Crowley Clan News from Around the World

Don Perkins, New Albany, Indiana, USA ( I regret to inform you that my wife, Bobbie, was diagnosed with ovarian cancer last July, and it had spread. She went through seven periods of chemo plus surgery, but she passed away on March 7, 2009. We celebrated our 55th wedding anniversary February 6, 2009. She really enjoyed the 2007 Ireland reunion, and we were looking forward to 2010.

I also have cancer, and have had 41 radiation treatments and then six chemo periods. Not sure of the outcome or whether I could make it to Ireland. I sure want to attend. If I don't make it, just give me an old fashioned Irish wake. You all are some of the nicest people I could ever want to have as cousins.

David Crowley, Eckington, Worcestershire, UK ( I have recently found the Crowley Clan website, and it intrigues me. Recent research we have carried out takes us back to Denis Crowley born in 1765. Perhaps the most interesting find was Jerimiah Crowley born 1785 in Killarney, Ireland. I would like to trace the lineage back as far as possible, but it stops there with Jerimiah. Perhaps could you point me in the direction I need to go because somewhere one of the Crowley Clan, probably in Ireland, might be able to help me.

When my grandfather William Jerimiah (1888-1969) died, in his possessions was a family bible I remember as a child and there were pages of handwritten names in the first few pages. Sadly the book, which was the size of a small suitcase, disappeared.

Terry Crowley, Goderich, Ontario, Canada ( It is on a very rare occasion that I would ever recommend a book to anyone; however, there are exceptions to the rule and this is one of them. My daughter, Mary, gave me this book as a gift for my birthday a couple of weeks ago and since then I have been totally captivated by it. The title of the book is "Tracing Your Irish Family History" by Anthony Adolph. It is a soft cover with 223 pages. It contains information for anyone who is interested in researching his or her ancestry.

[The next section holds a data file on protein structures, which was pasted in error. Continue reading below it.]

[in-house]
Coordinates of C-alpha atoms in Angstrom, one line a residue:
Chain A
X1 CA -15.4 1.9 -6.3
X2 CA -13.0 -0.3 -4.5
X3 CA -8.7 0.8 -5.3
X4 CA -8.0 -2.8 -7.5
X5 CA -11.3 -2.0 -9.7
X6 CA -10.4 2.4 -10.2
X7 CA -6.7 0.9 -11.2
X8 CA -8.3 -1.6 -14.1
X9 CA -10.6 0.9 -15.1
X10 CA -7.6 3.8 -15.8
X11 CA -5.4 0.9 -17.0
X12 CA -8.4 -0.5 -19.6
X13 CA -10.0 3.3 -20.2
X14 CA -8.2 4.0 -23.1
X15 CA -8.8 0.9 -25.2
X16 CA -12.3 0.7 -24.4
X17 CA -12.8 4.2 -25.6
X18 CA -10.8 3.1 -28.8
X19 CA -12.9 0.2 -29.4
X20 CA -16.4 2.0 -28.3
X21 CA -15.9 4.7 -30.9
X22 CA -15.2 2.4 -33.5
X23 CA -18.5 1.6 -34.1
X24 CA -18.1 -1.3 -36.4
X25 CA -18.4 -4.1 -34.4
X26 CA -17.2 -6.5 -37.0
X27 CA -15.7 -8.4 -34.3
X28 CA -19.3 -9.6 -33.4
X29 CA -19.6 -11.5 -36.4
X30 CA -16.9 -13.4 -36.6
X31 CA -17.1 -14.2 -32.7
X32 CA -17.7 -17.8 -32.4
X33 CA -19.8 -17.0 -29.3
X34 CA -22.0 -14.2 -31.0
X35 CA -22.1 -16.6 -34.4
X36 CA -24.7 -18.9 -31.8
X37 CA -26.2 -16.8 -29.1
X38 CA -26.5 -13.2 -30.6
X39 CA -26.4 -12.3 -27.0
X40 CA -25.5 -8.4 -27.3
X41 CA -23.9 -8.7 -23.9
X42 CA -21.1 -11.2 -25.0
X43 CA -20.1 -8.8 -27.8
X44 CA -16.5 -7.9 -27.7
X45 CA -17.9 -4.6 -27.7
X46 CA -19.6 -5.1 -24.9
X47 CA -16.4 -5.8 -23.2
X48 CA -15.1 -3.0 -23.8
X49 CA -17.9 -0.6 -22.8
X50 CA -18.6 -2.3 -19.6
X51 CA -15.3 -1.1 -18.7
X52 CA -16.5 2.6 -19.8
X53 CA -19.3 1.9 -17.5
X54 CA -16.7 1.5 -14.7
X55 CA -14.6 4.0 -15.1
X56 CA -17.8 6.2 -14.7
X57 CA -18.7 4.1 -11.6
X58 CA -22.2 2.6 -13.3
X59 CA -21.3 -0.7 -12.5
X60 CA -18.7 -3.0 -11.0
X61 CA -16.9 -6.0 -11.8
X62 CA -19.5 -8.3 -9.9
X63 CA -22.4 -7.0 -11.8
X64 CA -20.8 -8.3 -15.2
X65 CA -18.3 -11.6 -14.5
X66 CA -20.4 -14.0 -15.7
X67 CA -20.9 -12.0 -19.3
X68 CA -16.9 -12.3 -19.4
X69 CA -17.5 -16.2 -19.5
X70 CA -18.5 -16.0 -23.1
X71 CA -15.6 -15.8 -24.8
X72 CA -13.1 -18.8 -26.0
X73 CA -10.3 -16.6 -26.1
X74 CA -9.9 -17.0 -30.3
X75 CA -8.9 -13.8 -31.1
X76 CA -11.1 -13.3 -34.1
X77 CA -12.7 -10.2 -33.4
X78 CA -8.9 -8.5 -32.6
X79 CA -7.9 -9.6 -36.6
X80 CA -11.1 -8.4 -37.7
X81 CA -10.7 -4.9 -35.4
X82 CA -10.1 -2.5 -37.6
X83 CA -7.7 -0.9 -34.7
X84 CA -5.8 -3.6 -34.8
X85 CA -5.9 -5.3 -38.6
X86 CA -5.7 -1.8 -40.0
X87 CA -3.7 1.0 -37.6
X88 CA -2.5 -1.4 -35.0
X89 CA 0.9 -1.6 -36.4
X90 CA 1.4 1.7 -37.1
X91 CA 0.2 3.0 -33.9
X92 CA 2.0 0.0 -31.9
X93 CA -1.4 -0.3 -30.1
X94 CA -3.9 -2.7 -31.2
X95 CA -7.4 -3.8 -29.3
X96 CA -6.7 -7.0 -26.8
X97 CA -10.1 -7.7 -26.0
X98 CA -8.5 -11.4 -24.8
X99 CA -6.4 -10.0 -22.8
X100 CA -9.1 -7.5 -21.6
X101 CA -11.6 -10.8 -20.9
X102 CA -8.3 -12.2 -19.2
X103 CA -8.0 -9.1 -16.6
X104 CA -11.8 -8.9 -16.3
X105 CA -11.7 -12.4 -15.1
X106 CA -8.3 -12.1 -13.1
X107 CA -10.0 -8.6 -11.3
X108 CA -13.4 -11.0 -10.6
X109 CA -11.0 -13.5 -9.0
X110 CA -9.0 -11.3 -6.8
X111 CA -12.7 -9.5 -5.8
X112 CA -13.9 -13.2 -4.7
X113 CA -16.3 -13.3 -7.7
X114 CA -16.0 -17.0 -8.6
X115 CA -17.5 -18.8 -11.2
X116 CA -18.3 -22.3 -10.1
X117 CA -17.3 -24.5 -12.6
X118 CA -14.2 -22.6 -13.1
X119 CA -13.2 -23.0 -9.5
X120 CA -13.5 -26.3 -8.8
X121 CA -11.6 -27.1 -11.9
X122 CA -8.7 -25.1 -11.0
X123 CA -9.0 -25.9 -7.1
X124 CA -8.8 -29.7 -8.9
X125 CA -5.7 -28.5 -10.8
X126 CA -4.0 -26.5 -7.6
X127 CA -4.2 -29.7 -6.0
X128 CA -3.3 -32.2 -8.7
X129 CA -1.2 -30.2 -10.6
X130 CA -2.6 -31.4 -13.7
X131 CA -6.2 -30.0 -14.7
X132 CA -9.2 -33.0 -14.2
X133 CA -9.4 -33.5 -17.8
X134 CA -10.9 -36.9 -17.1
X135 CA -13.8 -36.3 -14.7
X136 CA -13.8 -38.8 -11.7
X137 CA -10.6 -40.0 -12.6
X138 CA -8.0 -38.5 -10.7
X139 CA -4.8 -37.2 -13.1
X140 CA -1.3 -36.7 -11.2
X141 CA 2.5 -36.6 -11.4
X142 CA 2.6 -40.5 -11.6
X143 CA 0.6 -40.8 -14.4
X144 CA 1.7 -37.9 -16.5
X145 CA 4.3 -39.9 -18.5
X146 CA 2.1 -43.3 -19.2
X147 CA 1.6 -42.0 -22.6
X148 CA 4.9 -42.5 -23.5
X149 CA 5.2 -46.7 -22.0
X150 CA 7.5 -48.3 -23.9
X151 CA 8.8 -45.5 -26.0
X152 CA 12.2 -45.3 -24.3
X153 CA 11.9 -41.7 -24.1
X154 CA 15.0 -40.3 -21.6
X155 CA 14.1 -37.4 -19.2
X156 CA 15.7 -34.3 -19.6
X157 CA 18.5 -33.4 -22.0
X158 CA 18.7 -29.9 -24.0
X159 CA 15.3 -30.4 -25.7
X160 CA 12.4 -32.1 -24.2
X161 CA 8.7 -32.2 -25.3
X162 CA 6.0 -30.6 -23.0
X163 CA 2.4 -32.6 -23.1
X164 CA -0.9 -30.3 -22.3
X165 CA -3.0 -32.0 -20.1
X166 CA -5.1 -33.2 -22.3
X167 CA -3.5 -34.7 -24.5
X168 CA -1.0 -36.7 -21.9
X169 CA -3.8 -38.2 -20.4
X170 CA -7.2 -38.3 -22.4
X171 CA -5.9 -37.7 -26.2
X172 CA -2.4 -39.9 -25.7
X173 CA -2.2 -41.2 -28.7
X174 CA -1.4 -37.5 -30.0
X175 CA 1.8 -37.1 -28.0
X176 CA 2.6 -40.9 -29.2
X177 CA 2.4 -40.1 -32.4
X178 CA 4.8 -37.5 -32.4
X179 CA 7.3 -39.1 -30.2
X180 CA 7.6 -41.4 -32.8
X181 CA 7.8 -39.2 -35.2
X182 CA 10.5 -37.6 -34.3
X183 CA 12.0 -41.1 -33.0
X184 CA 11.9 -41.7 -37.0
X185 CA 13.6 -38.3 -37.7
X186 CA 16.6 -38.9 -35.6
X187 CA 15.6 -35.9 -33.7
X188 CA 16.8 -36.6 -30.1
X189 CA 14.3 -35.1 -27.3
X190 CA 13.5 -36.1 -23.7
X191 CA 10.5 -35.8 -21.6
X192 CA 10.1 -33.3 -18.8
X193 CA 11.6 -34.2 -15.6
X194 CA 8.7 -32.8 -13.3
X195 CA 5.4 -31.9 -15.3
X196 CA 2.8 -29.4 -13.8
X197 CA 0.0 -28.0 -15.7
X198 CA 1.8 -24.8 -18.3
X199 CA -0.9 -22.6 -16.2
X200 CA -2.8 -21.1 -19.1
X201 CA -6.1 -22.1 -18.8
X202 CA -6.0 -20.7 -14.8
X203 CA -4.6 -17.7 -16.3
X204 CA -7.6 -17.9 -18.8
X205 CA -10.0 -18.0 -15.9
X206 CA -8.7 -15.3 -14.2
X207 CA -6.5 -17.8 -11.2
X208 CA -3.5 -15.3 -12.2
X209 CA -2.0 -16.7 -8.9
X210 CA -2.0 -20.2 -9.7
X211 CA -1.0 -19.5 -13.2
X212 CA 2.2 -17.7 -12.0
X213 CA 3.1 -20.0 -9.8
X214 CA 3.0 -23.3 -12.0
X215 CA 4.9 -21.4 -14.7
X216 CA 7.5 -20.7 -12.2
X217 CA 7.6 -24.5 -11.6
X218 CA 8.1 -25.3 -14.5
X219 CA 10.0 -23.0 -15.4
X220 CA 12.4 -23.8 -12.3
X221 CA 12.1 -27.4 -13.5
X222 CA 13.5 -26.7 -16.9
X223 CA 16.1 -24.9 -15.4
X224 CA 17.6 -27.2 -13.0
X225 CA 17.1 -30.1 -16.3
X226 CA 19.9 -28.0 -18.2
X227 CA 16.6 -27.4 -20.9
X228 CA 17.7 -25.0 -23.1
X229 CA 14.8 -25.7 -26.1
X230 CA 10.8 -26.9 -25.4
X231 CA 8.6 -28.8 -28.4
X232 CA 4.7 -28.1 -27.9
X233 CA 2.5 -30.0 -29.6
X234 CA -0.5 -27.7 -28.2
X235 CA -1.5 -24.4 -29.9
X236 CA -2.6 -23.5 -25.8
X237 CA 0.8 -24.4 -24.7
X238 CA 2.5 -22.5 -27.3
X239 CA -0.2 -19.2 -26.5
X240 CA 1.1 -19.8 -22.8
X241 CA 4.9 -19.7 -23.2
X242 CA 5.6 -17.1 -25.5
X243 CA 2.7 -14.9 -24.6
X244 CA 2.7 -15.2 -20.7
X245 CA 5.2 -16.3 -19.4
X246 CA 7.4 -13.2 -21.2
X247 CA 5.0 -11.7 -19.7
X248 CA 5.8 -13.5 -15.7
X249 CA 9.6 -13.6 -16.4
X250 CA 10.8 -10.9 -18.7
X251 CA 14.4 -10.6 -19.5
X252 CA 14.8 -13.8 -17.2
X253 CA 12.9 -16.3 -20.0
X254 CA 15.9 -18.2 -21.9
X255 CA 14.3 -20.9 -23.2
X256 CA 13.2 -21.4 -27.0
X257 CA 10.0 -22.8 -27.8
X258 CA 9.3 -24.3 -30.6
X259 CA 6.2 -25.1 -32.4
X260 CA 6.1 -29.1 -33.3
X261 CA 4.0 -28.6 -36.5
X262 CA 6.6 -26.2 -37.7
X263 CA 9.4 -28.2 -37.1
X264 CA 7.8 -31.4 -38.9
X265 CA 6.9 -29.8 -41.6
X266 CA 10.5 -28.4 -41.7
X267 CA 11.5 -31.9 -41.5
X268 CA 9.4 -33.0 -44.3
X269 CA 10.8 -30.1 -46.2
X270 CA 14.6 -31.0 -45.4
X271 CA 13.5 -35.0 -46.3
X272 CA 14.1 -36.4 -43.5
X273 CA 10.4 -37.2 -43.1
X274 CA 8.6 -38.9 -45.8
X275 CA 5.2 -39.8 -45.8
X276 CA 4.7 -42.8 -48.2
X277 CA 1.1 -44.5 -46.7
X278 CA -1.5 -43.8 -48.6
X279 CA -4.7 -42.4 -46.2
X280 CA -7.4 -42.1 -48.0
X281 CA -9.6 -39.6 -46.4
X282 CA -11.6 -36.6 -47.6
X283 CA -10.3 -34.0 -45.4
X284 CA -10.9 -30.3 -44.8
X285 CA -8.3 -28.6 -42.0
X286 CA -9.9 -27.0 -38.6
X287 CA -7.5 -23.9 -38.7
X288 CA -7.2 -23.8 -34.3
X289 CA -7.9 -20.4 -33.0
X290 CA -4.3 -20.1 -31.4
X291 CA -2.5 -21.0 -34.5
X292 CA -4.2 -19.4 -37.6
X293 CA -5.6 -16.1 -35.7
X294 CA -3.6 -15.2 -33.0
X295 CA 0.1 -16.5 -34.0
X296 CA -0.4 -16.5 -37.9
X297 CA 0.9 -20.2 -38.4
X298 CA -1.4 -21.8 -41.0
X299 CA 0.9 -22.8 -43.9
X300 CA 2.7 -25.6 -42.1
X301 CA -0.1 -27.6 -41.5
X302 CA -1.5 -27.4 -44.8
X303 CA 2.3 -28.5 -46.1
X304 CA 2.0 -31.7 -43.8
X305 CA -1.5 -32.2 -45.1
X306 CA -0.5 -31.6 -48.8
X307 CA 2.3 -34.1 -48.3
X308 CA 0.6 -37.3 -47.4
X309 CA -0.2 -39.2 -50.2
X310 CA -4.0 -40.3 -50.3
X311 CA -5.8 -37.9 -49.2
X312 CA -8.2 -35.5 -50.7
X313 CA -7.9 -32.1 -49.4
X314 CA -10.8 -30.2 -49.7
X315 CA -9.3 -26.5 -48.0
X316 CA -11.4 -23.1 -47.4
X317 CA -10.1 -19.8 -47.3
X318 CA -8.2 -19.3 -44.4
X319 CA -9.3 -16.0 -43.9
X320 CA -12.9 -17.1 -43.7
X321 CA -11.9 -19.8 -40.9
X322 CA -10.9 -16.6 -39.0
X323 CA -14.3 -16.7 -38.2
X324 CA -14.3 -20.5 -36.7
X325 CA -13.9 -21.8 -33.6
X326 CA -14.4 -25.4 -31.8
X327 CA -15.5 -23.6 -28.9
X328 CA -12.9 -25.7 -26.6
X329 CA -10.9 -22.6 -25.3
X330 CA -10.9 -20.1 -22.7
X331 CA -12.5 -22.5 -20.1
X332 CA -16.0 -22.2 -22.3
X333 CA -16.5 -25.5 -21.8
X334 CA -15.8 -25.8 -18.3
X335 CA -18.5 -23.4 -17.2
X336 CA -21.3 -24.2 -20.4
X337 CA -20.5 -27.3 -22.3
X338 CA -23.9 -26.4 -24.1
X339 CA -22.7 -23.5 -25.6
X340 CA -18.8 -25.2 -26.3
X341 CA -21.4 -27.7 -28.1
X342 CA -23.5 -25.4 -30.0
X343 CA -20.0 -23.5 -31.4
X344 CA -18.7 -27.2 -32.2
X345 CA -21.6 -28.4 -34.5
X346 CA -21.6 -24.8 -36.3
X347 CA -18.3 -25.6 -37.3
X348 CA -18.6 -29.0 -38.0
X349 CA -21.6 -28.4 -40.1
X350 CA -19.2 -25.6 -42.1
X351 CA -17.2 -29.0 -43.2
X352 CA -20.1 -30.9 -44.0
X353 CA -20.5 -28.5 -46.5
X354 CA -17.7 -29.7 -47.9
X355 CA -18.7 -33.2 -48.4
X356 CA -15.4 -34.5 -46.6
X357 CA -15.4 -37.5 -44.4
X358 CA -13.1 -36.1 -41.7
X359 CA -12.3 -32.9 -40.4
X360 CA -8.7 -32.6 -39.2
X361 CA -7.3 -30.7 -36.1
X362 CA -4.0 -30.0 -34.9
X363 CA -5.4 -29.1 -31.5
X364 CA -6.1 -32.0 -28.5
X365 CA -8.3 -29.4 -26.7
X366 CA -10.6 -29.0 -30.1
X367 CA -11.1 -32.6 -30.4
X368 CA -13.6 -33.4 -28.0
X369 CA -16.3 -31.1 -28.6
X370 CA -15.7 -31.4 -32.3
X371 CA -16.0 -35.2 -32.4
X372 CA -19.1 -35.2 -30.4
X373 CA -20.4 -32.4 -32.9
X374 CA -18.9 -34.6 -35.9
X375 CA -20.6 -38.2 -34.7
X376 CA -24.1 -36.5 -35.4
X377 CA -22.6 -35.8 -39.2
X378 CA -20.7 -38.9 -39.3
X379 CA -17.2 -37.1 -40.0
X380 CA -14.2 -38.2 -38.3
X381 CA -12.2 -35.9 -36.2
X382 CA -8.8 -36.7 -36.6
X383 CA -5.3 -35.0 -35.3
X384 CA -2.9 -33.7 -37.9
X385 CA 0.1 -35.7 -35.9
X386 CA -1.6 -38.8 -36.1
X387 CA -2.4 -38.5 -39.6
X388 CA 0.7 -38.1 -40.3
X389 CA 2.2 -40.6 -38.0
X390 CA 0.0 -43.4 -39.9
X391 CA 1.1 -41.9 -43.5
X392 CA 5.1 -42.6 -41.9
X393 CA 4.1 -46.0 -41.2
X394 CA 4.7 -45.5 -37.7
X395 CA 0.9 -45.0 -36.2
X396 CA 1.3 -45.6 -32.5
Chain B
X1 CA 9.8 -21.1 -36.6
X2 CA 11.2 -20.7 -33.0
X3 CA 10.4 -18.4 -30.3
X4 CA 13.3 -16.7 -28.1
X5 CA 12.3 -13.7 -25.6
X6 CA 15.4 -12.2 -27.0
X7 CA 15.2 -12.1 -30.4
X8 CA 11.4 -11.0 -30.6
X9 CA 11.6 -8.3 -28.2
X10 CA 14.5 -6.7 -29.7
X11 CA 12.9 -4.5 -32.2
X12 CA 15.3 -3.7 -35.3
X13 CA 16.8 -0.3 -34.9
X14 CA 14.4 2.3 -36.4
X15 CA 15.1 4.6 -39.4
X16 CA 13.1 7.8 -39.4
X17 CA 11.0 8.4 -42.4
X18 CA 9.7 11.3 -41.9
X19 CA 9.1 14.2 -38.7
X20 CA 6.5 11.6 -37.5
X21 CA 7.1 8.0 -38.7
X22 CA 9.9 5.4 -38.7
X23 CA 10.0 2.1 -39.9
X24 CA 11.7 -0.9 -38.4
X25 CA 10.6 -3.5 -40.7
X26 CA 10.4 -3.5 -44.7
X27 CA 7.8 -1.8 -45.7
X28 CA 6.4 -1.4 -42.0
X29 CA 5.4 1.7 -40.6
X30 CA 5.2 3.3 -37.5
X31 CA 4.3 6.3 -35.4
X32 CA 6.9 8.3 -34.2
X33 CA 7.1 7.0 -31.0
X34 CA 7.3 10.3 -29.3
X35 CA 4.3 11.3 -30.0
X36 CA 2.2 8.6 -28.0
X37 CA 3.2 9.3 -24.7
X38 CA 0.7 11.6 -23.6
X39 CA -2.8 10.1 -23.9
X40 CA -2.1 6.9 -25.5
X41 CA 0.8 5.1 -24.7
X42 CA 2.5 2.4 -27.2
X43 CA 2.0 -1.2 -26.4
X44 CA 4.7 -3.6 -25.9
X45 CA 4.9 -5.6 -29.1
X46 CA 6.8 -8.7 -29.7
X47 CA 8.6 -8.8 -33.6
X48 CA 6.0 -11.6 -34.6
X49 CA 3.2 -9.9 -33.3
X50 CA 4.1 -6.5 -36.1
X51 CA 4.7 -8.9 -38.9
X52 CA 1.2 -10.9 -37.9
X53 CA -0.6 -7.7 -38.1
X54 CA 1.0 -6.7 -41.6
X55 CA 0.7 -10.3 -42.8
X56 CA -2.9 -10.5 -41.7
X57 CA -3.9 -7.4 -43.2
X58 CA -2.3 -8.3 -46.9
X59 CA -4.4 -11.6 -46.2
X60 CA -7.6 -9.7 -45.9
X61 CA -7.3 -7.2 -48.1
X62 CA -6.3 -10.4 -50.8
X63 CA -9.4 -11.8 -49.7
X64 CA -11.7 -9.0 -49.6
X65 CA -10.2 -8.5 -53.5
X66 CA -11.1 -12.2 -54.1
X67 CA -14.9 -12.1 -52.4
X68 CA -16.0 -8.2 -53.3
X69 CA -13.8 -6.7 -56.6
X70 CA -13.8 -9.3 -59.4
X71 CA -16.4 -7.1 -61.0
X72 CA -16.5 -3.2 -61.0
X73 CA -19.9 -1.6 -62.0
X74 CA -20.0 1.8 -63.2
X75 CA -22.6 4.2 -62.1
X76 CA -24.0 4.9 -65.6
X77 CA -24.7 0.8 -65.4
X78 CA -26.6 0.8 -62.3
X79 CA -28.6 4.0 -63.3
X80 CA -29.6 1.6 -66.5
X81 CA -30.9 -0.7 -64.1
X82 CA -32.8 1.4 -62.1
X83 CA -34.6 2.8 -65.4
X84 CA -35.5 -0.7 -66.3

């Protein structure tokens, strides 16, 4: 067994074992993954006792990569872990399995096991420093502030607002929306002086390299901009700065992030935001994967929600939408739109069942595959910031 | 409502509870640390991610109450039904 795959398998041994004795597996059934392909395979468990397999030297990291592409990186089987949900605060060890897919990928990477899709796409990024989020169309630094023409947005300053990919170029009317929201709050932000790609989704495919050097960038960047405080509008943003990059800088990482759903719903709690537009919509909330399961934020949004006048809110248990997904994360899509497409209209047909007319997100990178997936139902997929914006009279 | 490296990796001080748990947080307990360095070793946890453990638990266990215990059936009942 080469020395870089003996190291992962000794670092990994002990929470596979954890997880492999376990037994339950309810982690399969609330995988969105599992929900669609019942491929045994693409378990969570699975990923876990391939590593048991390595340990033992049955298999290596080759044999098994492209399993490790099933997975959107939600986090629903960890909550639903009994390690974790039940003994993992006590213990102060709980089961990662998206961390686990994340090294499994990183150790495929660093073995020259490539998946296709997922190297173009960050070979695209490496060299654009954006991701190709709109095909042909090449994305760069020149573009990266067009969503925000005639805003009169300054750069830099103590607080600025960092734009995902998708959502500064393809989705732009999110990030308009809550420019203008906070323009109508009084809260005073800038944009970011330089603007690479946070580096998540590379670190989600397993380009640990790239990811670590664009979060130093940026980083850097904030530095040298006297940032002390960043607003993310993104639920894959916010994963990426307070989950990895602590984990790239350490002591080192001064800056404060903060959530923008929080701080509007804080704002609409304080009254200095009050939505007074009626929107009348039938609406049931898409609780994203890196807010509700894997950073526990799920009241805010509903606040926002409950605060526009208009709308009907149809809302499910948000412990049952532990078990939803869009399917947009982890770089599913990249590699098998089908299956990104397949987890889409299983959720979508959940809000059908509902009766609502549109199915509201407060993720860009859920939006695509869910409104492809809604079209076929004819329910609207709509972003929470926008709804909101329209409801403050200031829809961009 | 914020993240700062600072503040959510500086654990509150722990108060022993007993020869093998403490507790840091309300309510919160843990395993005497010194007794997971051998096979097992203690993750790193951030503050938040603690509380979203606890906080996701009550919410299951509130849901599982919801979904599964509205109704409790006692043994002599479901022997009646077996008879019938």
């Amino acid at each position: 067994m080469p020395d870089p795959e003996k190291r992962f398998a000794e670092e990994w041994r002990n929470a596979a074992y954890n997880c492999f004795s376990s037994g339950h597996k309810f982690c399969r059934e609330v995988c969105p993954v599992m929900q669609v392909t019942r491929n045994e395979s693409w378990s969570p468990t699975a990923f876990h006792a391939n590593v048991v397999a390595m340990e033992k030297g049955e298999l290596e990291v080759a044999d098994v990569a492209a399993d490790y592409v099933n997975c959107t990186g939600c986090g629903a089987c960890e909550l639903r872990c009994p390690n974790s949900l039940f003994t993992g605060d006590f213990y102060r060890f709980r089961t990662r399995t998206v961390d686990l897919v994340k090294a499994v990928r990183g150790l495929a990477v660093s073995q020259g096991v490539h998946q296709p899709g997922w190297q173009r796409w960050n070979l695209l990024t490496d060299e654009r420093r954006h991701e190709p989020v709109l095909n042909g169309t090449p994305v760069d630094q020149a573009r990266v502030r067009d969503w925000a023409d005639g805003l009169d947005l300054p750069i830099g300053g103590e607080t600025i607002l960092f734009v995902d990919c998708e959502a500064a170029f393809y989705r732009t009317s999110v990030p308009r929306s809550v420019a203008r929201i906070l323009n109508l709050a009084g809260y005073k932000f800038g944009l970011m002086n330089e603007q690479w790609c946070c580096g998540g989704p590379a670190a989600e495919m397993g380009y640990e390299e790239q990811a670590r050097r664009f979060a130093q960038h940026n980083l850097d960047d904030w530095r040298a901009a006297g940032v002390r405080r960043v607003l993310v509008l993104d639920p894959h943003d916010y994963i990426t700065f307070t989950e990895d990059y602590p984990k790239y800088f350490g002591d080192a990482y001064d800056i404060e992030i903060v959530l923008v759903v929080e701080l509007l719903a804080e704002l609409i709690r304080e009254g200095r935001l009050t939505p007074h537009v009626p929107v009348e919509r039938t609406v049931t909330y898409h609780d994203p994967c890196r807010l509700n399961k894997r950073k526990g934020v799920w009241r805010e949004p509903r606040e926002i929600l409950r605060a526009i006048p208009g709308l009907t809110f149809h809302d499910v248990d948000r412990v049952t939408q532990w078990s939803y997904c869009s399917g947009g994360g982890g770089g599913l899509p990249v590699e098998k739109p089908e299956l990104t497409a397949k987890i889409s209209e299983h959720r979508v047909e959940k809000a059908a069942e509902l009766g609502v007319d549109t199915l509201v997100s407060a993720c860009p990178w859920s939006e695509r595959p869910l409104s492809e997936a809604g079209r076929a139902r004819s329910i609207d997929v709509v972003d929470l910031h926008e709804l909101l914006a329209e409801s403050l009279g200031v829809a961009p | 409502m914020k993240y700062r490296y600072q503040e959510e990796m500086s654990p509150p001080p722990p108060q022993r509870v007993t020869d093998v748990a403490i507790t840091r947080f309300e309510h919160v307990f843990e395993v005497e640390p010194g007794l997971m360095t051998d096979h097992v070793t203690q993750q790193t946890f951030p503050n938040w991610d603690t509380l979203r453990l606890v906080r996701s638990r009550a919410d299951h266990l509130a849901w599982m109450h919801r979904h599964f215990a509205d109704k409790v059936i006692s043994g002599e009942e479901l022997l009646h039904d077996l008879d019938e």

What I was most intrigued about was that the surname "Crowley" is mentioned on 26 different pages. Michael-Patrick and his book are acknowledged and there is special mention of Tom as being instrumental in setting up the Crowley DNA Project. Even if you're not into tracing your Irish Ancestry, this book makes for fascinating reading about Ireland and its history.

Celebrating Practical Education Institute's 20 years in business; photo provided by Pauline Crowley-ZieltjesPauline Crowley-Zieltjes, New Plymouth, New Zealand ( Hi all from NZ. I thought you might be interested to know that our Practical Education Institute is celebrating 20 years in business!

All is well here, but we are hating the winter wet. The time spent at our schools in Brisbane is warmer, but still wet.

Blessings to all.

Mary Casteleyen, Birmingham, UK ( As promised here are two more articles for the newsletter. By the way Brian Crowley was re-elected as MEP in the recent Irish elections to the European Parliament (the first week of June).

Jerry Lenz, St. Cloud, MN ( This is exciting. I just discovered your wonderful web-site and am enjoying your newsletters. Is it possible to post an inquiry somewhere on your site?

I am having trouble tracing my great great grandfather Humphrey Crowley to his origins in Ireland, apparently somewhere in County Cork.

We think he immigrated to the USA in 1854 or 1855, perhaps on the Fidelia in December of 1855. He first appears in the Minnesota State Census in 1857 with Eliza Crowley who was also born in Ireland. Humphrey had a brother James in Galena Illinois.

It appears that Humphrey's parents were Humphrey and Julia Crowley. We know more about his life in this country, but nothing of his family in Ireland.

I am a retired mathematics teacher in St Cloud, Minnesota. Both my wife Mary Lou and I were born in LaCrosse, Wisconsin.

I believe Humphrey is an unusual name, so perhaps someone will recognize the family.

The Crowley Clan Newsletter is
compiled by Marian Crowley Chamberlain